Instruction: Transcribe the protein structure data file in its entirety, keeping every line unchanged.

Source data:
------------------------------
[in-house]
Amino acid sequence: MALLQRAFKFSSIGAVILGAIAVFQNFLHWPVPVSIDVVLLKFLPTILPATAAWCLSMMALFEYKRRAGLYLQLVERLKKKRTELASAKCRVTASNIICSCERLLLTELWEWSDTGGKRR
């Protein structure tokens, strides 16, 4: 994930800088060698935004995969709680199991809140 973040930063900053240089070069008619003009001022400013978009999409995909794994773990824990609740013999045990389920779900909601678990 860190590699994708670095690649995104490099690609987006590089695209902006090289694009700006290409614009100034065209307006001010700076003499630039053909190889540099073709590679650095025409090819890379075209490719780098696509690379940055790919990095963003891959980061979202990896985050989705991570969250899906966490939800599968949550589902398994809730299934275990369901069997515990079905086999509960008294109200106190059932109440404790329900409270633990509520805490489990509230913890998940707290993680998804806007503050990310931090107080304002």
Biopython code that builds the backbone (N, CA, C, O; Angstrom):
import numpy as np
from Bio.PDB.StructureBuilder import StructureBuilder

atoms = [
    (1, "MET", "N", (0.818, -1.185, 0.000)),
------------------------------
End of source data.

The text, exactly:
[in-house]
Amino acid sequence: MALLQRAFKFSSIGAVILGAIAVFQNFLHWPVPVSIDVVLLKFLPTILPATAAWCLSMMALFEYKRRAGLYLQLVERLKKKRTELASAKCRVTASNIICSCERLLLTELWEWSDTGGKRR
């Protein structure tokens, strides 16, 4: 994930800088060698935004995969709680199991809140 973040930063900053240089070069008619003009001022400013978009999409995909794994773990824990609740013999045990389920779900909601678990 860190590699994708670095690649995104490099690609987006590089695209902006090289694009700006290409614009100034065209307006001010700076003499630039053909190889540099073709590679650095025409090819890379075209490719780098696509690379940055790919990095963003891959980061979202990896985050989705991570969250899906966490939800599968949550589902398994809730299934275990369901069997515990079905086999509960008294109200106190059932109440404790329900409270633990509520805490489990509230913890998940707290993680998804806007503050990310931090107080304002």
Biopython code that builds the backbone (N, CA, C, O; Angstrom):
import numpy as np
from Bio.PDB.StructureBuilder import StructureBuilder

atoms = [
    (1, "MET", "N", (0.818, -1.185, 0.000)),